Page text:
This created some significant changes in my life. I have often referred to it as identity fallout: the closing of a yoga studio I deeply cherished, the ending of a marriage, parting of friends, an end to an obsession with eating and exercise, a deeper relationship with my mother, recognizing that dishes can remain in the sink overnight (and the world will not end) and—perhaps the one I am my grateful for—the realization that I no longer had to make sense of my past, because I was not my wounds.
Life became surreal, yet so very real. Knowing who I was beyond all the identities of who I had taken myself to be was liberating. I was amazed at all the changes happening—and without any effort or planning.
Life was not all rainbows and unicorns; I still experienced feelings of sadness, and anger still happened (I still yelled at my kids for their messy rooms), but these emotions were short-lived because I was no longer trying to protect or defend any identity.
“Who I was” was no longer dependent on anything—not feelings, others’ reactions, or ideas or requirements of who I ought to be. My relationships deepened, because I was also allowing others to be who they were.
So, years later and many more unfoldings from that place, it was somewhat surprising (yet not surprising at all) when I called my friend and said, “Holy crap, I think I may be in love—and it’s with a woman!” To which she responded, “Well, of course you are!”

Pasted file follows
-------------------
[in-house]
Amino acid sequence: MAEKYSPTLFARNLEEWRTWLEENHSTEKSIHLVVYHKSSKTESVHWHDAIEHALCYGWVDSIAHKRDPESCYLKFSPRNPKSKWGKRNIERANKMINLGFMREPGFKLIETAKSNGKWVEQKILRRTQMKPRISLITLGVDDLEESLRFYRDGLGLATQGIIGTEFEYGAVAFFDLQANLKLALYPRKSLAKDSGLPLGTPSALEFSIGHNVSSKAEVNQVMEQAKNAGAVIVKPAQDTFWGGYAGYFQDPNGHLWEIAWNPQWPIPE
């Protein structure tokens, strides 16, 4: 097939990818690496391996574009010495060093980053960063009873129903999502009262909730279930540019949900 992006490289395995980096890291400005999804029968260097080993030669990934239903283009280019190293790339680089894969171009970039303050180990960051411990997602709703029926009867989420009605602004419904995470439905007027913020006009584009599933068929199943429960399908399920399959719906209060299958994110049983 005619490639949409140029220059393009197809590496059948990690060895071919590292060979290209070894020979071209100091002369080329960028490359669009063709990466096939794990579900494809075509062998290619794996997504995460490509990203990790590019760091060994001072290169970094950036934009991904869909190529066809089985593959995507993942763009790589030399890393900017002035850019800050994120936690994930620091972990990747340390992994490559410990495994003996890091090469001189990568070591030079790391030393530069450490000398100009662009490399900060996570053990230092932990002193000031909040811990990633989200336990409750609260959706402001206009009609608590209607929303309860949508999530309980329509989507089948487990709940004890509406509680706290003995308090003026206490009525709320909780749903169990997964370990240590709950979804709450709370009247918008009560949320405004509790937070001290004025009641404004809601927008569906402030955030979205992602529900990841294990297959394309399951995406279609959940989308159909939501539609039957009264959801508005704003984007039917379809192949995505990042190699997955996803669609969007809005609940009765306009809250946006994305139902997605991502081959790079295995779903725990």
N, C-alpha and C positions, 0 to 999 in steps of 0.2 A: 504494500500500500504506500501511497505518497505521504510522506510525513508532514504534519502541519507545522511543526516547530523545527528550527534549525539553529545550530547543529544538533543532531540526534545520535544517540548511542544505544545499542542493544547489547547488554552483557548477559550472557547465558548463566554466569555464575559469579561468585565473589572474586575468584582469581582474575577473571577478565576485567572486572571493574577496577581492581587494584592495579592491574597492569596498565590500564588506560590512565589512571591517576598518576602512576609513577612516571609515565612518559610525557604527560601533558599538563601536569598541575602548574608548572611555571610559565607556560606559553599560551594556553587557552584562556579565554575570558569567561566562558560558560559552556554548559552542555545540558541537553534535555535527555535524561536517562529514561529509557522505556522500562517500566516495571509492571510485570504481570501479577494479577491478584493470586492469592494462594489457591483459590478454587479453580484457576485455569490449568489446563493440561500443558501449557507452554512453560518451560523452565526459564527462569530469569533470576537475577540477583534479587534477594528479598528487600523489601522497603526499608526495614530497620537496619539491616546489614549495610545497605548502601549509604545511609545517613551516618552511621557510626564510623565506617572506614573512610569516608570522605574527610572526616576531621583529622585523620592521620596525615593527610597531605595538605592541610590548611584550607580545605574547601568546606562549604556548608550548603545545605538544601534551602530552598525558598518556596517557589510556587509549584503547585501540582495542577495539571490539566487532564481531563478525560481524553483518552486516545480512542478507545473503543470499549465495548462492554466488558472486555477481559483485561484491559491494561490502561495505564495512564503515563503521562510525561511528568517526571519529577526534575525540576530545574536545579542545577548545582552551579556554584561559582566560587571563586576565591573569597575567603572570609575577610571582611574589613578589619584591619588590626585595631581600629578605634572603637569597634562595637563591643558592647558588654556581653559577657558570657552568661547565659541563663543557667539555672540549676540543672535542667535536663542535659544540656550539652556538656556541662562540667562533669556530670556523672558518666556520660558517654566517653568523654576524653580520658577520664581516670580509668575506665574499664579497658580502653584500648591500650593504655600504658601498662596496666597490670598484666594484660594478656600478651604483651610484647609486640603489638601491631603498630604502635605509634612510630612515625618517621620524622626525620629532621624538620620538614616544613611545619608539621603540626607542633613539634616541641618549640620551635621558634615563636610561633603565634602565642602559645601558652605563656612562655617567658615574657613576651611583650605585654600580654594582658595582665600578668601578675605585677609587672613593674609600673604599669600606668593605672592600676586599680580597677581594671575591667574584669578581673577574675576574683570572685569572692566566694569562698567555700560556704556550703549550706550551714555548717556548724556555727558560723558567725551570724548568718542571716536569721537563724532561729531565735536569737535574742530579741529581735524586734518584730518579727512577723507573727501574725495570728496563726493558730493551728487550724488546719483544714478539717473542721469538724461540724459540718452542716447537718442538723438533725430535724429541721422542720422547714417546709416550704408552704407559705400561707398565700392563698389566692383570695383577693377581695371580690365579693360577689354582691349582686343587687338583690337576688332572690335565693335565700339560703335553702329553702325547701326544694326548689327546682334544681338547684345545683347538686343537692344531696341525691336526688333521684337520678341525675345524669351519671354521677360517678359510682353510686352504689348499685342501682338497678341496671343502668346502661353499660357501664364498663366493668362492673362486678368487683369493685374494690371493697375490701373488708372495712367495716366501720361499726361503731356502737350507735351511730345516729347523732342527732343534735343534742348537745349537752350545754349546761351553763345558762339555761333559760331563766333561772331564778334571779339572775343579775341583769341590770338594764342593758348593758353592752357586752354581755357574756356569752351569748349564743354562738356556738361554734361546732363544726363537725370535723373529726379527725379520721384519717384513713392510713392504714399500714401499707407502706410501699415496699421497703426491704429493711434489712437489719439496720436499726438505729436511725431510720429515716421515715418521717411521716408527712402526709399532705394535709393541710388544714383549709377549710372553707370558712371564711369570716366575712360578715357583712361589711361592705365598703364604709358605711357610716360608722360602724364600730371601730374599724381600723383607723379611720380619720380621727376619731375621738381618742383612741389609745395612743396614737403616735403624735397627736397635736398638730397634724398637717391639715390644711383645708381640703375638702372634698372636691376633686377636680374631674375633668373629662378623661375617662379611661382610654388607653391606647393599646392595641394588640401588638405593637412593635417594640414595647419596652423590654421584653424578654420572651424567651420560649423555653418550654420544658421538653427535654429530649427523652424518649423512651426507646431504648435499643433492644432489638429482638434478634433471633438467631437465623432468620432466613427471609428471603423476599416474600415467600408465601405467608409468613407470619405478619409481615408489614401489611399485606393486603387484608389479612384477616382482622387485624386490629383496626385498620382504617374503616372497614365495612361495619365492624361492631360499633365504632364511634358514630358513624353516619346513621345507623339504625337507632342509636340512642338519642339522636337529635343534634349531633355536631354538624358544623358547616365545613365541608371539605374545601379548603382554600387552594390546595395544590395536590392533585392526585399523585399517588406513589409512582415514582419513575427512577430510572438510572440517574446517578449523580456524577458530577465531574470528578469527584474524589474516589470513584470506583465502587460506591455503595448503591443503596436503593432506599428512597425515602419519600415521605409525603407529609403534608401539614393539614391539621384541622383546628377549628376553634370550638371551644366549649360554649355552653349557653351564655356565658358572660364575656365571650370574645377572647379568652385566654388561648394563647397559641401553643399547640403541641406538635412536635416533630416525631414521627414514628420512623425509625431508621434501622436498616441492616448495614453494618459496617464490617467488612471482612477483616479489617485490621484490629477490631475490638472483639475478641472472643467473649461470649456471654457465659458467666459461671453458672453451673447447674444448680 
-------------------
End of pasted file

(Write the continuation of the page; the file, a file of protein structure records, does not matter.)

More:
What she was really saying was that in my being able to recognize beyond the labels and identities, everything had opened to me—even this experience of love.
I am deeply grateful for this awareness. If I had met this woman and experienced any of those feelings in the past, I would have turned away, in some subtle way reminding myself that I was in fact “straight” and that being with a woman was not a part of my story. I might not have even let the feelings be seen.
I have come to see through this relationship that it is not just the labels we place on ourselves, but the identities we embody that are of value to people in our lives (even our society, religion and culture).
As I began to reveal my new relationship, I noticed how often people wanted to label me and my sexuality, sometimes as a way to understand why I had left my marriage. Quite a few people were excited to now call me bi-sexual. I saw that many wanted me to corroborate their stories and I realized that it was not that they wanted to understand me, but rather understand themselves—through me.
It reminded me of all the ways I had required this of myself and how “who I was” was not just about my own identities, but how others in my life had also informed and supported my stories.
It was not just me, but others in my life (and even life itself) that didn’t have a chance of ever truly being seen anew. I realized that many of these identities and roles were deeply connected in my desire to be loved or loving, yet today I love others and myself by no longer being who others need me to be.
In knowing who I am beyond these identities, I am able to love in a way I have never experienced. In each and every moment I have no idea “who I am”—and in the past this would have scared the sh*t out of me, but today I feel alive.
Author: Erica Taxin Bleznak
Apprentice editor: Sara Kärpänen / Editor: Toby Israel
Image: Courtesy of Author via Joe Longo